By Jason Greenspan

If you’re like most people, you spend the vast majority of your day sitting down — in your office, commuting to and from work, watching TV in the evening and if you’re retired, you might watch TV during the day.

Research shows that the average American spends nine to ten hours of their day sitting. Even on the weekends the average person sits for eight hours.

People in certain occupations, such as telecommunications professionals and lawyers spend an average of eleven to twelve hours sitting each day.

This behavior can be more dangerous to your health than you might think, as the human body was designed to move throughout the day.

Sitting can cause a whole host of orthopedic issues and promote various diseases, such as diabetes and heart disease.

It makes sense that sitting promotes cardiovascular disease, because when you sit for extended periods throughout the day, you spend less time moving and burn fewer calories. Before you know it, you’re packing on the pounds. Research has also shown that when we sit in front of the TV, we tend to eat and eat and eat!

SSF10Also, when we sit for extended periods of time, our neck, shoulders, chest, hips and hamstrings become very tight and our buttock and mid back muscles weaken. This weakness and tightness not only hinders our ability to move efficiently, but also affects our ability to maintain proper posture. When your posture is poor, there is more stress on the joints, which makes us more prone to pain and injury.

The amazing thing is that with all the attention sitting has received lately, a high percentage of fitness enthusiasts still go to the gym and perform their workouts sitting. This is especially true for older adults (sometimes for good reason), but most of the time sitting on the machines is not necessary and causes more risk than reward!

While just getting to the gym is commendable, sitting on the machines isn’t a very efficient way to go about your exercise program. When you sit on the machines to exercise, not only do the machines help you do some of the work required to lift the weight, but it isn’t a very functional way to exercise.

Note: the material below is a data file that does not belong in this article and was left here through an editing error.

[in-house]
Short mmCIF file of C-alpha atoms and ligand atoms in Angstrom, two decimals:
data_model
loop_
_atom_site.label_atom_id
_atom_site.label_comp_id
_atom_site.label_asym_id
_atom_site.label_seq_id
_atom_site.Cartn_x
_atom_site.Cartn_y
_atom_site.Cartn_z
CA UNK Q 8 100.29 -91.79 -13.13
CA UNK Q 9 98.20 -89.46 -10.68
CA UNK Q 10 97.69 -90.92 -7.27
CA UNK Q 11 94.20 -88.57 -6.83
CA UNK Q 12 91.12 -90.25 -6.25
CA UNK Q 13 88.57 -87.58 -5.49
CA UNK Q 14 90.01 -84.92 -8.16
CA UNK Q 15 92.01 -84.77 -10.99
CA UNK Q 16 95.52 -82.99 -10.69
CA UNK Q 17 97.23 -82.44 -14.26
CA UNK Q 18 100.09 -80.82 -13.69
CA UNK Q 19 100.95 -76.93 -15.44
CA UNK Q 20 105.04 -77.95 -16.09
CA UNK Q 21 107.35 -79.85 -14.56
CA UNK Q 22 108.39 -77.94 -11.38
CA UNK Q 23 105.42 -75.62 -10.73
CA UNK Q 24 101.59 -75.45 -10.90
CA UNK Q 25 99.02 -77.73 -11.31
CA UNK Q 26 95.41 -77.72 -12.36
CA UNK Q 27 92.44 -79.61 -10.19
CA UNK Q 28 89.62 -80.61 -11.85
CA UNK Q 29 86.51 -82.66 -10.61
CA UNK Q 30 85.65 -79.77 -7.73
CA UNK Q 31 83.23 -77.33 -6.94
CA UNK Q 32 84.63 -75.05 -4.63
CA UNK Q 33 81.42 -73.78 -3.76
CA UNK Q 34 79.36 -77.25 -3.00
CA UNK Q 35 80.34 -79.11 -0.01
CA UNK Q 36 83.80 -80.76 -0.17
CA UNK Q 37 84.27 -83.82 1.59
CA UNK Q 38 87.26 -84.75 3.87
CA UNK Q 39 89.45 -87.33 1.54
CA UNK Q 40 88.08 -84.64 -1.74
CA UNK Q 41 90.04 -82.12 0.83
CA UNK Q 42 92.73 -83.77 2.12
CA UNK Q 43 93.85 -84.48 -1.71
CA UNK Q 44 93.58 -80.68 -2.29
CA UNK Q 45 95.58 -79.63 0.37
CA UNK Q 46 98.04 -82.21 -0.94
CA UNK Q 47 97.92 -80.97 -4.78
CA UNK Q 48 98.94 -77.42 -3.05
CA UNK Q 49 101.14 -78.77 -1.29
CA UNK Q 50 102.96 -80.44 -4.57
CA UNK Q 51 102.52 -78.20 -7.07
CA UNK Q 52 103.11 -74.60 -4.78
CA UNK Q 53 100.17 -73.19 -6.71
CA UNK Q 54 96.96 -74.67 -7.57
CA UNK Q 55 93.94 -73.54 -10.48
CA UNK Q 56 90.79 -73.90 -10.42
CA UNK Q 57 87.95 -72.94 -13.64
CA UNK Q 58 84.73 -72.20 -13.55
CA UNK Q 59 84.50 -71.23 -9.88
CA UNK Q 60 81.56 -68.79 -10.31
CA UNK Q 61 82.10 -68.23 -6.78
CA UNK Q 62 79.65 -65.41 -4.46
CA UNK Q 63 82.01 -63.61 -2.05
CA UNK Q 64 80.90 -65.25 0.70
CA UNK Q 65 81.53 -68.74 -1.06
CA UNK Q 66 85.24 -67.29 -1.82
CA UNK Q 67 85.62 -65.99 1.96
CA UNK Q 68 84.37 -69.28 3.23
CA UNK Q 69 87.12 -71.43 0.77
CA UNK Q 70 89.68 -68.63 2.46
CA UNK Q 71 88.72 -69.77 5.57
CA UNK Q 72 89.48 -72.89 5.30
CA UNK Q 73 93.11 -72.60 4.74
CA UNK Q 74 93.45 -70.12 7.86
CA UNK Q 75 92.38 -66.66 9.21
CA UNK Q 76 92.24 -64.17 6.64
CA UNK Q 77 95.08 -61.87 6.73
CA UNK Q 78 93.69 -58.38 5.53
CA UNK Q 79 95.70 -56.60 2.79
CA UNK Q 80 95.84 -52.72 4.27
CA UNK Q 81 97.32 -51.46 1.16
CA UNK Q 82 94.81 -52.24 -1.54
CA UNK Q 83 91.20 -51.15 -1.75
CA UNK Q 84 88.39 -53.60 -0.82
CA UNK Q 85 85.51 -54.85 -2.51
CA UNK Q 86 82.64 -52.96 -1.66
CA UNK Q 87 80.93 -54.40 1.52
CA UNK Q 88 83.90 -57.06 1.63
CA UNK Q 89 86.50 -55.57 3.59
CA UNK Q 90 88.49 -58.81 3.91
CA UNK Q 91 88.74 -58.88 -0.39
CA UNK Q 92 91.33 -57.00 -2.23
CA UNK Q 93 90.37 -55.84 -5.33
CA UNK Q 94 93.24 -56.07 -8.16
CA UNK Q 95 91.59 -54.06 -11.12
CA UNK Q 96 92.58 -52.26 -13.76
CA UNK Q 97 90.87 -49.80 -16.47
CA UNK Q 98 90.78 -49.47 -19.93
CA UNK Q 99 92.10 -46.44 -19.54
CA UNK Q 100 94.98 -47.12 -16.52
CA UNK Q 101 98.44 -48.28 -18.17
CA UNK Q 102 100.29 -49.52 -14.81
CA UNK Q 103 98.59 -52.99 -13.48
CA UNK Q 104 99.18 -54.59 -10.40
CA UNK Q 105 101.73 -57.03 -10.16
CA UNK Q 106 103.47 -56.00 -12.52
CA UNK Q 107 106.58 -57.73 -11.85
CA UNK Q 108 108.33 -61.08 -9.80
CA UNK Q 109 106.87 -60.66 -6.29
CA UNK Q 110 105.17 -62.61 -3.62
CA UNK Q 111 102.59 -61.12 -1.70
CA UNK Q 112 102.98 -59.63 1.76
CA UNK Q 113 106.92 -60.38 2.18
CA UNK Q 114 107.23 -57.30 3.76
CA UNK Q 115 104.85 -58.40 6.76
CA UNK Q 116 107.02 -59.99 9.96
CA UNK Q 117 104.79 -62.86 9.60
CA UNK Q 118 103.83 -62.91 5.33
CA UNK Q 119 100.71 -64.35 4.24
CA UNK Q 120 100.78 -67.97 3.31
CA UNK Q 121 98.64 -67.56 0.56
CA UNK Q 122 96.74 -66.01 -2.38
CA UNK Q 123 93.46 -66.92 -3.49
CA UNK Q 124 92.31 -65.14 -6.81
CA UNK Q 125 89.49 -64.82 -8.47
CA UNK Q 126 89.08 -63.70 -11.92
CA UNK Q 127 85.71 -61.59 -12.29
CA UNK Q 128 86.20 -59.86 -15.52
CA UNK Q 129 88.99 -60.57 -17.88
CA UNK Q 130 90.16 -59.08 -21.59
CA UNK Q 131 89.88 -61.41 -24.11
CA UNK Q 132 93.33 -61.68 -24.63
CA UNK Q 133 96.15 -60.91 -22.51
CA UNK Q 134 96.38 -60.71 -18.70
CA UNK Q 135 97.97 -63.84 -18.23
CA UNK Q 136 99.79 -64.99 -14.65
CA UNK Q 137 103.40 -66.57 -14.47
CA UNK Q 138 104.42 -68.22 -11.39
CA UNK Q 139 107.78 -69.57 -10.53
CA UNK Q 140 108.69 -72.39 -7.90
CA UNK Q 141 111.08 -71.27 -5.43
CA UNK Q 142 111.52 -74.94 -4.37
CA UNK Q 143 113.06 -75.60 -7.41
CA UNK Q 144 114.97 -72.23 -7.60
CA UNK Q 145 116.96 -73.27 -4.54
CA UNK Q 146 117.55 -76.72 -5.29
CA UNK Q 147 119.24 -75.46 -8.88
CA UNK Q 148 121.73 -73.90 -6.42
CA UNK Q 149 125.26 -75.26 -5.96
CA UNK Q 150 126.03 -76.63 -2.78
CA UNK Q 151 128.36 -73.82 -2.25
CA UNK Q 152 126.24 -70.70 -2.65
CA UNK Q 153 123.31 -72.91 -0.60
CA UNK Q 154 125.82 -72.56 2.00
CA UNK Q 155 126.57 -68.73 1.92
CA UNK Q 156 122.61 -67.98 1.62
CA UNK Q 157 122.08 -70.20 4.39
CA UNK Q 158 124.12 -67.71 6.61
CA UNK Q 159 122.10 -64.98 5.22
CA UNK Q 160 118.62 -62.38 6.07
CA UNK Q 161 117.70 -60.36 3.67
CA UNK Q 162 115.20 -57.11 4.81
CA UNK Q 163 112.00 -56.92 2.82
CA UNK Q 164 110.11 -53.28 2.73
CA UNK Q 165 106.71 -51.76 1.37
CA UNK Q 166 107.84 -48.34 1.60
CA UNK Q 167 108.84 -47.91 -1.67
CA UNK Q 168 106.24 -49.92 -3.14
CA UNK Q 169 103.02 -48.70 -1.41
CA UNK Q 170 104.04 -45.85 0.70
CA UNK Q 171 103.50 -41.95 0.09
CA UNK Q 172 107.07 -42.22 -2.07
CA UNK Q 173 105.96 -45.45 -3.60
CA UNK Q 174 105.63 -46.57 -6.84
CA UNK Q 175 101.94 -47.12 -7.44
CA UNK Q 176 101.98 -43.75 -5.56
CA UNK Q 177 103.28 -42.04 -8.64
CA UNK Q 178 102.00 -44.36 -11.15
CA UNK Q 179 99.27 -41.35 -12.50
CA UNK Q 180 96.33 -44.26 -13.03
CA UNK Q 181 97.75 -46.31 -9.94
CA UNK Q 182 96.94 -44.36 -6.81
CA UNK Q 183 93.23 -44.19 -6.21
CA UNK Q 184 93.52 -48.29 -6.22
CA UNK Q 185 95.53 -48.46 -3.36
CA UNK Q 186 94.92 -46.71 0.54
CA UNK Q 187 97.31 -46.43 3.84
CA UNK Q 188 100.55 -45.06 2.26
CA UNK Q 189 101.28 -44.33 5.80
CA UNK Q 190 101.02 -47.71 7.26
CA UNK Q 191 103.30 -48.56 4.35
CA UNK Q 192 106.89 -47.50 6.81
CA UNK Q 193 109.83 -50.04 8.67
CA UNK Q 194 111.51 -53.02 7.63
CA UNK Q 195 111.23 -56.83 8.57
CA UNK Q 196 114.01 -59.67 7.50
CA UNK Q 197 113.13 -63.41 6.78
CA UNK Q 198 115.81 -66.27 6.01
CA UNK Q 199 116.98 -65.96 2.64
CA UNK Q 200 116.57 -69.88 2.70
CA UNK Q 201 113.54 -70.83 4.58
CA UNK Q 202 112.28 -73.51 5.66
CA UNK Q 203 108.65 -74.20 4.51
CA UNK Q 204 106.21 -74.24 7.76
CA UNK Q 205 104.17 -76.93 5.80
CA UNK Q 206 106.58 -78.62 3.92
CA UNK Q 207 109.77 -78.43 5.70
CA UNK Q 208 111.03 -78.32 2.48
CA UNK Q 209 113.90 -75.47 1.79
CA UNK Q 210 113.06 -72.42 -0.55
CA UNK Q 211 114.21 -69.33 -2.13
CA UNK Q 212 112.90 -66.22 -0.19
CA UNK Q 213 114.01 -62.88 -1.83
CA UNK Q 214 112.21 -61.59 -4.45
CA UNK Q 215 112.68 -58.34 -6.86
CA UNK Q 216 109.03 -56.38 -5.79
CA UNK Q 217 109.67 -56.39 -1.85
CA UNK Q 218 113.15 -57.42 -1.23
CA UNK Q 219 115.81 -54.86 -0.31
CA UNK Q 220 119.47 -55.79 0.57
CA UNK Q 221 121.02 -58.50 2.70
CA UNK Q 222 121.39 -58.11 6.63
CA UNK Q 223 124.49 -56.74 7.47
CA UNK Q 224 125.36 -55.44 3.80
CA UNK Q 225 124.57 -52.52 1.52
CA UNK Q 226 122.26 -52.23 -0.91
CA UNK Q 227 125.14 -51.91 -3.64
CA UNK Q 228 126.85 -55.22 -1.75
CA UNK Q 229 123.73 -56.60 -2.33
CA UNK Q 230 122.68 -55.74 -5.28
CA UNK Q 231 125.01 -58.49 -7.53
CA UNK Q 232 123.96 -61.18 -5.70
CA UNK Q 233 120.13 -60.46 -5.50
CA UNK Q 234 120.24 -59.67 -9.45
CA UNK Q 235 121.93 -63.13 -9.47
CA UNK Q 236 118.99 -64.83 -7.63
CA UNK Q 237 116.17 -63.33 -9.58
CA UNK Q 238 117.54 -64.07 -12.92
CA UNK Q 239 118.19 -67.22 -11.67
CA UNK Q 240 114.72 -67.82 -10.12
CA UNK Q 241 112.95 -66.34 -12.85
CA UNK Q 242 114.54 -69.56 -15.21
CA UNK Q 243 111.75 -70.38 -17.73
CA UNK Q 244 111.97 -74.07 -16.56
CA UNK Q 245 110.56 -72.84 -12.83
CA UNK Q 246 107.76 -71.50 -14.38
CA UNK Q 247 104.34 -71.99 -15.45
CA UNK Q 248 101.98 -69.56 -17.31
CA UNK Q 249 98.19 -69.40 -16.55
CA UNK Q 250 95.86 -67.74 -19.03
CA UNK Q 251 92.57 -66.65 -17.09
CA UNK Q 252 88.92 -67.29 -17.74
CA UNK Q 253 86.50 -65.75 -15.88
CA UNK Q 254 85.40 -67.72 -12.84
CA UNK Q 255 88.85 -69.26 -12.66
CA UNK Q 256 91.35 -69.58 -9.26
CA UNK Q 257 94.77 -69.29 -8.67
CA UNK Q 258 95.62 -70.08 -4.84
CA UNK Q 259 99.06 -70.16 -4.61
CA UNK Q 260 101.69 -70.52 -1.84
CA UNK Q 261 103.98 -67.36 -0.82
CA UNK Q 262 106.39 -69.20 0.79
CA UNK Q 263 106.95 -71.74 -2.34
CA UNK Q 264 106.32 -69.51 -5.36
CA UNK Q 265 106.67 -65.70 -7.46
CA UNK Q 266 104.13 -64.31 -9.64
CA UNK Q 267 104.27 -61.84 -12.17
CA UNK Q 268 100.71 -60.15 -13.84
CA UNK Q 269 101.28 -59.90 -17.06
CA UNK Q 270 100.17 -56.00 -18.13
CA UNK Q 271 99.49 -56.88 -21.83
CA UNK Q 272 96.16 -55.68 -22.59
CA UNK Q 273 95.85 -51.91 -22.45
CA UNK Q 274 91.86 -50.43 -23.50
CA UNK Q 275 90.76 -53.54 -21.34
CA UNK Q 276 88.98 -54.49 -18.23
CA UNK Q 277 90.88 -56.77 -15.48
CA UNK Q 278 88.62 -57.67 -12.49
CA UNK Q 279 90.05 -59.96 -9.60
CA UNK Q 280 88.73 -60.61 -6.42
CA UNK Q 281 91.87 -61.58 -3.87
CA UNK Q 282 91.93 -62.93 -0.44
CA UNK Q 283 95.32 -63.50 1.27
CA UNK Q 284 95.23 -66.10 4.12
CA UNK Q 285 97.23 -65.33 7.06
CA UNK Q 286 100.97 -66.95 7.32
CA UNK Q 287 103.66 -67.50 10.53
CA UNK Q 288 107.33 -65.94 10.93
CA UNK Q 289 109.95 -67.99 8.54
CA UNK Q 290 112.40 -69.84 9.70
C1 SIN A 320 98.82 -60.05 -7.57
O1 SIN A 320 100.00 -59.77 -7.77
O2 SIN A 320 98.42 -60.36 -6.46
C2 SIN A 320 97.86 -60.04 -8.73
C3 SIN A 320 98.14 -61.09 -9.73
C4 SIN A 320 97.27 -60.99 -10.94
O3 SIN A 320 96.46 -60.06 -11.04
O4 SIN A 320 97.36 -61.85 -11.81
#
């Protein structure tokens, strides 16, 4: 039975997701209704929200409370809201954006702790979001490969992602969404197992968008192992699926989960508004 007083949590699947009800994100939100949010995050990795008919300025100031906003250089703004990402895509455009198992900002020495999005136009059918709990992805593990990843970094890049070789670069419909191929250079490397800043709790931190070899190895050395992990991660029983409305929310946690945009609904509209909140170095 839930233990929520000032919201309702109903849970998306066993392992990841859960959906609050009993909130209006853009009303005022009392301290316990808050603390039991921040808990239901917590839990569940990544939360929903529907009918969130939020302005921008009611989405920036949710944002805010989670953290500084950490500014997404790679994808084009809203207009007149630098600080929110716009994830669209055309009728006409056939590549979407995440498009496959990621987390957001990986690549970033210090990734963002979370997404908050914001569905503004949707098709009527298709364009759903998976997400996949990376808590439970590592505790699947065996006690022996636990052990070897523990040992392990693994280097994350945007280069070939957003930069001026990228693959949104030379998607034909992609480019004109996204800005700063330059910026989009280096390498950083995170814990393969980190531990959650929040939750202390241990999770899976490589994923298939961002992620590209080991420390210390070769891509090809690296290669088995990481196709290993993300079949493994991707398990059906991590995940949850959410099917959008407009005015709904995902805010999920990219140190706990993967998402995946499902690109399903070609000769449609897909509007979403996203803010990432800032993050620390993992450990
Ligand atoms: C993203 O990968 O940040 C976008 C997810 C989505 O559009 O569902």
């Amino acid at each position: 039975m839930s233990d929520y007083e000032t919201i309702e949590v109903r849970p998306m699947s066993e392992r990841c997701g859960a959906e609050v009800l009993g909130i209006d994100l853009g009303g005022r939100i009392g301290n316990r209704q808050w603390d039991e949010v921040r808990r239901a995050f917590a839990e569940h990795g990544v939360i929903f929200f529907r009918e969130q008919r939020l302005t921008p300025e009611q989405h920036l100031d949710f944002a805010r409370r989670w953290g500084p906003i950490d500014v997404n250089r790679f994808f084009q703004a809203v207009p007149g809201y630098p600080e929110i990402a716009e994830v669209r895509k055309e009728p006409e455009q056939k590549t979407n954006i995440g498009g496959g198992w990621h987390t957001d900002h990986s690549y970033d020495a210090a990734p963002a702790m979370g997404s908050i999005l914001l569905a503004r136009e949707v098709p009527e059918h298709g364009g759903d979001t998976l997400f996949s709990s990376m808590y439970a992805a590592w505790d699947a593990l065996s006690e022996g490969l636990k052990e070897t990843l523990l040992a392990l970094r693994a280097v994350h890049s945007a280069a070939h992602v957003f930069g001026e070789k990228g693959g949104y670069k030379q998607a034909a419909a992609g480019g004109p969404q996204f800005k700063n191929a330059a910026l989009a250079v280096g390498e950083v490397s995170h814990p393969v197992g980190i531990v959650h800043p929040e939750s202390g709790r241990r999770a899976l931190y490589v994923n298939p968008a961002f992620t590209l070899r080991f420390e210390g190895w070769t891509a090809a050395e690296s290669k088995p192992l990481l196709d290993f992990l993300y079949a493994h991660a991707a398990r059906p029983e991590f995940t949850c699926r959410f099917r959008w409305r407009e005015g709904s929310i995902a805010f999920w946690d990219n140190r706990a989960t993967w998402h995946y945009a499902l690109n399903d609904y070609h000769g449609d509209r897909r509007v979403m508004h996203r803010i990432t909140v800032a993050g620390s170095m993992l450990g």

The only time sitting on a machine can be of value is if you are brand new to exercise and don’t have any guidance or have a severe orthopedic or neurological condition that might affect your balance.

Real life tasks such as pushing and pulling objects, sitting to standing, climbing stairs and plain-old walking require us to stand and use our core to maintain proper posture and help to maintain balance.

At Silver Stars Fitness, we perform all of our exercises in a standing position to help simulate real life movements. Standing is more efficient for just about every goal from building overall strength to burning fat, as you burn more calories in a standing position. Although most fitness clubs fill up their space with machines, we like to fill up our space with people that are standing.

To improve your overall health and quality of life, try high-intensity interval training (get doctors clearance) strength training in a standing position, walk at least 5,000 to 10,000 steps each day and avoid sitting as much possible.

See the below tips to help limit the amount of sitting you do throughout the day:

  1. Use a standing desk at work
  1. When watching TV, stand up and walk around during commercial breaks.
  1. At the office, put a water bottle on your desk and sip throughout the day, so you’re forced to stand to go to the bathroom.
  1. Purchase a pedometer to track how many steps you take each day.
  1. Stand on the subway, don’t sit!
  1. When traveling on the plane, make sure to stand up every 15 to 20 minutes and walk around, stretch and then sit.

Silver Stars Fitness is a fitness studio dedicated to improving the lives of the baby boomer and beyond client. To learn more or to set up a free consultation, please contact us at 646-573-9724 or by email at

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